Welcome to the second annual Crystal Baller: a roundup of emerging trends that will shape outdoor, active, wellness and ecommerce in 2022.
Before we dive in, let’s just say it. There’s one theme that undergirds it all: after two pandemic years, there is no “new normal”—there’s just new. We can’t ever get comfortable. If I had only one prediction for 2022 it’s this: expect to be surprised. In 2022 we should all maintain that pandemic spirit of flexibility and experimentation.
With that in mind, here’s what to watch for:
1. Everything Circular, obviously
The outdoor industry has been leading that charge for years—actively trying to solve problems like end-of-life for petroleum-based products, the move away from them altogether, and extending the life used or returned gear. But they’ll be the first to admit they have a long way to go. In 2022, we see dedicated recommerce platforms (like our friends at RESPONSIBLE) taking the circularity load off smaller brands. We also see big brands pooling their resources—collaborating across corporate lines to share sources and insights and gain some real traction. Solving this problem isn’t a competition, it’s a collective imperative.
P.S. COVID-willing, we’ll be talking about it on the stage at SXSW in March with leaders from Patagonia, Arcteryx and Cotopaxi. Watch for insights from that talk.
2. Digital fashion
I’m a curmudgeon about this one—I love the tactile nature of fashion and how fabric moves with the body (and I resent anything that keeps me on a screen longer). But if Nike’s acquisition of RTFKT, Balenciaga’s Fortnite foray, or Adidas’ leap into the Metaverse are any indication, digital fashion is here to stay. The uptake of NFTs is proof we’re no longer afraid of digital art collecting, and fashion is just another form of art. Talk to me next year and I may be trying to figure out how I can use my first pair of digital ACGs.
3. Upper UPPER body workouts
Inner wellness might be all the rage, but we’re not yet above a little vanity. This year, however, our face lifts will come from the gym, not the surgeon, as we learn to work out the 57 underrated muscles in our mugs. “Face yoga” has started popping up all over my Instagram feed recently (credit to Brussels-based My Best Face for turning me onto this) and I think it will soon be as ubiquitous as Korean sheet masks and jade rollers.
4. Accessible outdoors
Last year we talked about body positivity and boy did 2021 deliver. Brands like Alder Apparel, Girlfriend Collective and Alpine Parrot raised the bar for inclusive sizing. This year we’re going to see our industry finally take big steps to open up the outdoors to all kinds of abilities too. Organizations like Outdoors for All have been doing this for decades, but in 2022 we think you’ll see true representation in mainstream campaigns and product development—from brands you probably didn’t expect. (P.S. We recently wrote about how brands can make the outdoors more accessible to newcomers if you want some ideas for yourself.)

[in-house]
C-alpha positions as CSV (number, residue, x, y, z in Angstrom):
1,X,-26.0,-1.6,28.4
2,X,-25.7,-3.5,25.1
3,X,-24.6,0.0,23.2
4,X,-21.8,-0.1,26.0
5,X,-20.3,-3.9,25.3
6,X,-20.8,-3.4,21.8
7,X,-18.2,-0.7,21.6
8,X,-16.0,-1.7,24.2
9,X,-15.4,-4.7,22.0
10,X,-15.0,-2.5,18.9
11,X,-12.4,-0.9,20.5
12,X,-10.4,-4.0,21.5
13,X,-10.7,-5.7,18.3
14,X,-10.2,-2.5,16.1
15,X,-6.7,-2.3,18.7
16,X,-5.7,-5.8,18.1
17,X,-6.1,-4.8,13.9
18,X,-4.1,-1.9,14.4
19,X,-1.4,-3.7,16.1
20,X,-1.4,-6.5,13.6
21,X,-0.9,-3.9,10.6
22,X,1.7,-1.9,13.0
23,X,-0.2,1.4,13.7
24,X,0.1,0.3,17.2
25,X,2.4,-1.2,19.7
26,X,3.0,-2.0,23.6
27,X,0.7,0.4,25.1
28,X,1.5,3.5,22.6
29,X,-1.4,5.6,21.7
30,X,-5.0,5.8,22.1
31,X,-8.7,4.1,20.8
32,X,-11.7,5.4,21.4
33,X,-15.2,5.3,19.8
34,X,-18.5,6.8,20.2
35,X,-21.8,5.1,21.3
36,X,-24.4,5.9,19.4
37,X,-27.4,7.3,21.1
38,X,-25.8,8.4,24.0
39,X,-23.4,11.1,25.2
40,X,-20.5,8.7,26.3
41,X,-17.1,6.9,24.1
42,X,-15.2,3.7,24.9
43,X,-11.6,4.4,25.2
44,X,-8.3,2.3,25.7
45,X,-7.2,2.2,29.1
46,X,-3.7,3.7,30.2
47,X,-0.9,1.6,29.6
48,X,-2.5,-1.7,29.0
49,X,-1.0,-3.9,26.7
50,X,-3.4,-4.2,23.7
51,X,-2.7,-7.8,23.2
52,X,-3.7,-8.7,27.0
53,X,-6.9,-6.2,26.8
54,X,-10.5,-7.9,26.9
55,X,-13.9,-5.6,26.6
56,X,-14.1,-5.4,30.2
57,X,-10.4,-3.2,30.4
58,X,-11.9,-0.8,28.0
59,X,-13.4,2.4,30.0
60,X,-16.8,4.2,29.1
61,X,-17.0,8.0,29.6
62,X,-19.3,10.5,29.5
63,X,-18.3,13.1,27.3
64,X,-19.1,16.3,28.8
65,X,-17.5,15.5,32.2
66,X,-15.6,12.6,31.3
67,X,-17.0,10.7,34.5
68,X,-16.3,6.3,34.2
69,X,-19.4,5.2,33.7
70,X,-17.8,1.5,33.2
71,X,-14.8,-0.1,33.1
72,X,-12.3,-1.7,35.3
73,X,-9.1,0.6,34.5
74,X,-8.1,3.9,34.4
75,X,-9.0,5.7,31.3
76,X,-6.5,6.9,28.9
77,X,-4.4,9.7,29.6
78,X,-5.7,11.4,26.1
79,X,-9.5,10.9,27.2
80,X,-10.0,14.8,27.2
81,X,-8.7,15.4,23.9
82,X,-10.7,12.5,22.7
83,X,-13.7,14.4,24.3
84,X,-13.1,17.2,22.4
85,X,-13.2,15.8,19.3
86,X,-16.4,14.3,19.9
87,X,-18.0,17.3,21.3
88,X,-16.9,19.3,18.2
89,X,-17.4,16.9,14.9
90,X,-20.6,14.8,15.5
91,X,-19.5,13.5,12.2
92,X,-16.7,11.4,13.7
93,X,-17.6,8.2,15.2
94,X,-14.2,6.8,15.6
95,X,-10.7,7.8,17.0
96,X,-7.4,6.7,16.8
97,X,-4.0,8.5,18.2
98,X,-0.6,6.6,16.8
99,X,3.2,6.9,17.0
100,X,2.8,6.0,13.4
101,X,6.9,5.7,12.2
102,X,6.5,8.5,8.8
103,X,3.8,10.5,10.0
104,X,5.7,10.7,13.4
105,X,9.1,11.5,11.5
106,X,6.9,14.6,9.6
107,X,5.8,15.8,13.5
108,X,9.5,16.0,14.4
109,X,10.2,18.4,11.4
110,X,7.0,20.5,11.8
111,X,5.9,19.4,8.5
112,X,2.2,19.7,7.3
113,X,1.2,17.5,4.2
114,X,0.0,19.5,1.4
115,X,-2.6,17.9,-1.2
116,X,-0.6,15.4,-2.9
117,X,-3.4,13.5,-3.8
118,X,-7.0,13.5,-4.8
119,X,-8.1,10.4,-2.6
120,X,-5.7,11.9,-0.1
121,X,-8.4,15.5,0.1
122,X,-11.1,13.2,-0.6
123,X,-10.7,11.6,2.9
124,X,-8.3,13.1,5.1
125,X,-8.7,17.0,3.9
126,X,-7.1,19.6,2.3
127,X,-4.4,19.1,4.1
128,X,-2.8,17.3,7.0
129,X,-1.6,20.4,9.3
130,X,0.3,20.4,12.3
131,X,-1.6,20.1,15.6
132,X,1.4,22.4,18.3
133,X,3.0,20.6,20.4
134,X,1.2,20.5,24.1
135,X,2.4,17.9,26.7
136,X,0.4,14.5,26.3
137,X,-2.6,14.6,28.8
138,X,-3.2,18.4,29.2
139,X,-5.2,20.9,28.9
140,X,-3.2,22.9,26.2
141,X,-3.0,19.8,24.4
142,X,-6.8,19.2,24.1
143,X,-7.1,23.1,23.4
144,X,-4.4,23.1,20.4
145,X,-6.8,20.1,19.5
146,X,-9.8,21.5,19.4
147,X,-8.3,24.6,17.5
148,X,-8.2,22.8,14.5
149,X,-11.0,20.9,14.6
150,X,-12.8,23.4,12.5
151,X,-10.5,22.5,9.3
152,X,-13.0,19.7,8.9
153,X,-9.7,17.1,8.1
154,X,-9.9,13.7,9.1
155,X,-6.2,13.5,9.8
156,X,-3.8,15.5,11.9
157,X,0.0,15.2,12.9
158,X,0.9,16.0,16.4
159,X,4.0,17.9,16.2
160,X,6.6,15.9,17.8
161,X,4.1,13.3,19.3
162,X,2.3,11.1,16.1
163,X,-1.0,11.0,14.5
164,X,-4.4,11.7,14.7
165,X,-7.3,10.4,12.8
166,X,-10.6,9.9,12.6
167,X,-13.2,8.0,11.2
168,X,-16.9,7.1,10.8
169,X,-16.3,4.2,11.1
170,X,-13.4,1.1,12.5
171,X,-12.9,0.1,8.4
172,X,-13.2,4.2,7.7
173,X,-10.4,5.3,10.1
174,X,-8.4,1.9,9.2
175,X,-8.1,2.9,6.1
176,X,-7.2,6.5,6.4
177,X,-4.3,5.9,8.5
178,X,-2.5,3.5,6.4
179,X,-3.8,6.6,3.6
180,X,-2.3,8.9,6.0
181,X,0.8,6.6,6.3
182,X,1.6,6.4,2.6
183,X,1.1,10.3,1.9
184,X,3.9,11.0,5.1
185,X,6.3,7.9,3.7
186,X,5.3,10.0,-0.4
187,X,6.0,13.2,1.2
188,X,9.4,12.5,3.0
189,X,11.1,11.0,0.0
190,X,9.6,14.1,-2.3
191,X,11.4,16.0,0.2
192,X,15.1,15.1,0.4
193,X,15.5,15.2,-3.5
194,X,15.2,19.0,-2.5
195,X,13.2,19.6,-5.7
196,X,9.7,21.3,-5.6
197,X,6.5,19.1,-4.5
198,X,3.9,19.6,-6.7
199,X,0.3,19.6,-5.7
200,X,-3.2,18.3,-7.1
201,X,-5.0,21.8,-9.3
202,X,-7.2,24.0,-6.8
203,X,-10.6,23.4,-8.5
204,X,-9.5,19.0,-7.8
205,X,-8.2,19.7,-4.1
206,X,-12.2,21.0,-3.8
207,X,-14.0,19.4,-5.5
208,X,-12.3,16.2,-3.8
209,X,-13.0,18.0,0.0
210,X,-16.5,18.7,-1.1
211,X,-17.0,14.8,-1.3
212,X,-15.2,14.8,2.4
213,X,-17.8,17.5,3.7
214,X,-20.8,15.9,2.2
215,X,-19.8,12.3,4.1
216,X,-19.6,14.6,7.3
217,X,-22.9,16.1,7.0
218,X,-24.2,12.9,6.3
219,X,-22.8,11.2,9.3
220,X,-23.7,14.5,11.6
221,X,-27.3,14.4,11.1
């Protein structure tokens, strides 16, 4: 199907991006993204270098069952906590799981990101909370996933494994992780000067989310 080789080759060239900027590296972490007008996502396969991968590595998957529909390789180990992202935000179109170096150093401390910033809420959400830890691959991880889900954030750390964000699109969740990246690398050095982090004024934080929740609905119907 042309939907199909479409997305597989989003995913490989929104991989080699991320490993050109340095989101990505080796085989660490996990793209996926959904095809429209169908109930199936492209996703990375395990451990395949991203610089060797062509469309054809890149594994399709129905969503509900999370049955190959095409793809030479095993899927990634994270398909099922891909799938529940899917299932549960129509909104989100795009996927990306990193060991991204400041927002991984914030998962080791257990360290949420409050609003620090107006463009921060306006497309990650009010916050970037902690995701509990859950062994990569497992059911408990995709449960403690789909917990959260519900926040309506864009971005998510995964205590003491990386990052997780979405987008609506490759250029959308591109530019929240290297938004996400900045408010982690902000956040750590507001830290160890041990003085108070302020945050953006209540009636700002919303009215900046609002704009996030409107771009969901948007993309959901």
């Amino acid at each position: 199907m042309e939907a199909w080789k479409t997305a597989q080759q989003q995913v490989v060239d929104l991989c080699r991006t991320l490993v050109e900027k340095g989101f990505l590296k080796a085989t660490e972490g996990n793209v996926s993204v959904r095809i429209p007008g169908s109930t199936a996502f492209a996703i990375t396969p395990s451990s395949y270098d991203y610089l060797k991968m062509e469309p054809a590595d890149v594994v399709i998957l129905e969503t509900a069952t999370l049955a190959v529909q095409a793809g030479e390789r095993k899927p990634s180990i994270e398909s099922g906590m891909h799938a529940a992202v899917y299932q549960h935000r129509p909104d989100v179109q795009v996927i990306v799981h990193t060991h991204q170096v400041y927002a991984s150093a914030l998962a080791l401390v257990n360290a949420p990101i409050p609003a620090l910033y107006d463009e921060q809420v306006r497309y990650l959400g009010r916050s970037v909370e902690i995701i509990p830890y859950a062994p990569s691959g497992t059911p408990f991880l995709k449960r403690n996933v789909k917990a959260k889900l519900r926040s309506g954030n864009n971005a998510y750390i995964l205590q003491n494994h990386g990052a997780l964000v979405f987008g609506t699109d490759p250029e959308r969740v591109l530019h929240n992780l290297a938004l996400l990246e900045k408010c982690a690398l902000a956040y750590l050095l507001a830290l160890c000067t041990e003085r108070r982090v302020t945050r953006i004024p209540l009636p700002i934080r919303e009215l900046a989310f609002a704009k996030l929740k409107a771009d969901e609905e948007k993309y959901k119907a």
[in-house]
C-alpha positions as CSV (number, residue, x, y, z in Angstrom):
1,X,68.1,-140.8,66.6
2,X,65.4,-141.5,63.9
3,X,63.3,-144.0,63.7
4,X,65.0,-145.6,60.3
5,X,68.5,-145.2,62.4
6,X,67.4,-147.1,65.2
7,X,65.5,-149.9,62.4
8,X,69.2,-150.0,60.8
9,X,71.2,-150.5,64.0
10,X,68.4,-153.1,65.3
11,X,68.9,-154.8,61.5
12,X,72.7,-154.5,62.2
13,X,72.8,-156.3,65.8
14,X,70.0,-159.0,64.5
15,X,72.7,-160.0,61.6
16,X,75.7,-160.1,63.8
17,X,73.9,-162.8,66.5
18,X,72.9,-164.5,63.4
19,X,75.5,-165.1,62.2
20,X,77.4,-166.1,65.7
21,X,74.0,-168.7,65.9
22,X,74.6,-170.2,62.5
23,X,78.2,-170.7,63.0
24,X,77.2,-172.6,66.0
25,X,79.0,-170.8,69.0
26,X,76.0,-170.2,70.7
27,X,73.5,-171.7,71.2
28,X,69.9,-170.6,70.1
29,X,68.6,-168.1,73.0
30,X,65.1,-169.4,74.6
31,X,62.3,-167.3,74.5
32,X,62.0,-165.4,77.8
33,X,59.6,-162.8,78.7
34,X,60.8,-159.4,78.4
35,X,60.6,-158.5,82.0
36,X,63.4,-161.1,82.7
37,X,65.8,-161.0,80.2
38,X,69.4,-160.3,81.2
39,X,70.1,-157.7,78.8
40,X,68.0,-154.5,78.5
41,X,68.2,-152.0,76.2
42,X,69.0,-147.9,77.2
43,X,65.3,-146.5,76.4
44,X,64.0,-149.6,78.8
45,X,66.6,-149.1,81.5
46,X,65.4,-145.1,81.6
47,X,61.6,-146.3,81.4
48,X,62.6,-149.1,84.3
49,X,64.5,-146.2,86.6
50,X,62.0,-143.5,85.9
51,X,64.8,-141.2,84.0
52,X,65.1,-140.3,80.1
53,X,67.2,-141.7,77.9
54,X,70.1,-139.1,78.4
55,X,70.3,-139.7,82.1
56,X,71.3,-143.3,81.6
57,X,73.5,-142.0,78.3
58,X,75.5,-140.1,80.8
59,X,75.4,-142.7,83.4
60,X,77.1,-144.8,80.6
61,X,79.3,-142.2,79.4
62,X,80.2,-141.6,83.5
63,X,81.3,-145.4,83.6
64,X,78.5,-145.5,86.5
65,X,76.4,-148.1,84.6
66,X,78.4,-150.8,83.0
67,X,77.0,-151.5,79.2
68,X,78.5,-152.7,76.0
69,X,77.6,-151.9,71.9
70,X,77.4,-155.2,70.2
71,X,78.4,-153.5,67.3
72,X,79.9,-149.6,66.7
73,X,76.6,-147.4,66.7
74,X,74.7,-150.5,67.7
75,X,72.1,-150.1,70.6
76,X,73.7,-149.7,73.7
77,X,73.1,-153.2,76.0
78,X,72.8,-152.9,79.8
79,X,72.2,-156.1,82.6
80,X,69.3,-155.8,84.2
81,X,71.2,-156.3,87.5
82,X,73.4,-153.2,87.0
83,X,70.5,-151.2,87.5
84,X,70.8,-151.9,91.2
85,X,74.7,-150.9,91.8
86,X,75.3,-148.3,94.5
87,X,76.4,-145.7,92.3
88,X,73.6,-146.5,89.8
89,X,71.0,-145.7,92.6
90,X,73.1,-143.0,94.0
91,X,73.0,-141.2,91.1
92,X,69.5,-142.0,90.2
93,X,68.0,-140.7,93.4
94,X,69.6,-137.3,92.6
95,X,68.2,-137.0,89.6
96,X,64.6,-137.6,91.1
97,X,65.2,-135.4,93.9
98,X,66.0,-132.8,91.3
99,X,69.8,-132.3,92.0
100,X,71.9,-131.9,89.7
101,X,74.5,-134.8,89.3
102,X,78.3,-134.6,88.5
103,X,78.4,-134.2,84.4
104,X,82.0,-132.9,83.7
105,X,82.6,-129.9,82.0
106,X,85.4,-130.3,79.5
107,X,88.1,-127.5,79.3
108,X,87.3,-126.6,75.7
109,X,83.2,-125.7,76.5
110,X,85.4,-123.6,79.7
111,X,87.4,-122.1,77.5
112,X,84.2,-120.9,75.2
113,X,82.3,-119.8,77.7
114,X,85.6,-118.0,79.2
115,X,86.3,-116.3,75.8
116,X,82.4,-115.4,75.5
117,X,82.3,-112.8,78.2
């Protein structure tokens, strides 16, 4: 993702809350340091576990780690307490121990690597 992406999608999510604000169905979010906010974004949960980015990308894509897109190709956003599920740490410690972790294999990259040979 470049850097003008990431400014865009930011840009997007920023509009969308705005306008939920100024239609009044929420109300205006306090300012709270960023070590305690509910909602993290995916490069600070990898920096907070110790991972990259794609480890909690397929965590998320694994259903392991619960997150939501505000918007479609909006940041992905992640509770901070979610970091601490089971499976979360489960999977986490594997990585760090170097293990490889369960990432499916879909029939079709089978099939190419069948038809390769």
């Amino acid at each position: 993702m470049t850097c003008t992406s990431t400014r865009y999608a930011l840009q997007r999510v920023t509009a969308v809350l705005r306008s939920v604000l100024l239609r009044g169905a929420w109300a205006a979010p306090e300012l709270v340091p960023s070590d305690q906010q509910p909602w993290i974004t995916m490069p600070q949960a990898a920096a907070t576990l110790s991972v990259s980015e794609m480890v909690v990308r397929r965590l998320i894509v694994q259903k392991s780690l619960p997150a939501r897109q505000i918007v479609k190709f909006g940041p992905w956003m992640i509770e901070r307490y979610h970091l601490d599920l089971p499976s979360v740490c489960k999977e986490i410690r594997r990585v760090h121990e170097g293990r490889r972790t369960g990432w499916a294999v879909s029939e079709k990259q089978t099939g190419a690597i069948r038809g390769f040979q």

5. Pickleball. Seriously.
As we all looked for new ways to get out of the house, socialize with friends outdoors and move our bodies, this sleeper sport turned into a bonafide craze. Your parents’ favourite ’90s pastime is now beloved by everyone from Leo DiCaprio to Melinda Gates (to our own Steph Elmitt). In Austin this past November we got to meet the two geniuses behind Recess Pickleball—who were the first to give the sport a fresh aesthetic and make it appealing to a younger cohort of players. Expect to see plenty more of this friendly diversion—might be time to learn the rules.
6. More mushrooms please
Though most of us were grounded from travel, it sometimes felt like I was the only person who didn’t “go on a trip” this year. As predicted, in 2021 mycelium played a big role in sustainable fabric development (even our pals at lululemon are about to launch a line of mushroom leather goods), but just as prevalent was the use of mushrooms as a therapeutic psychedelic. In the last decade brands have stepped into yoga, meditation, and fitness (Hermes somehow managed to get on the wellness train this year too). So now, what would it look like to have a brand-facilitated psychedelic experience? I’m not saying you should do it, but I’m not NOT saying you should.
7. Livestream shopping
Now to the ecommerce portion of our agenda. In the absence of brick and mortar, book tours, stadium shows or any IRL events, retailers and celebrities alike took to livestreaming. A slew of new platforms made it super easy to shop in the moment. The results were impressive: Garth Brooks sold 420,000 pre-ordered box sets in just 18 hours using embeddable video shopping platform TalkShopLive.
Some high-end retailers are using this tech to facilitate personal shopping, but we like the group potential for brands: just imagine beloved influencer @Pattiegonia giving a live walkthrough of Patagonia’s current Worn Wear inventory. Or cult brand founders like Brice Partouche of Satisfy Running, talking about the features in his latest collection. Or a full body-range live try-on hosted by Girlfriend Collective. This is going to be particularly powerful if you have a highly technical product: make a case for the bells and whistles, and customers can buy right there without leaving the live feed.
We know 2022 will offer up plenty we didn’t see coming. If you want to stay on the pulse of the industry, visit our friends at This is Range and subscribe to the Horizon Report (our favourite way to get a glimpse of the future). And if you want to see how last year’s predictions played out, read ‘em here.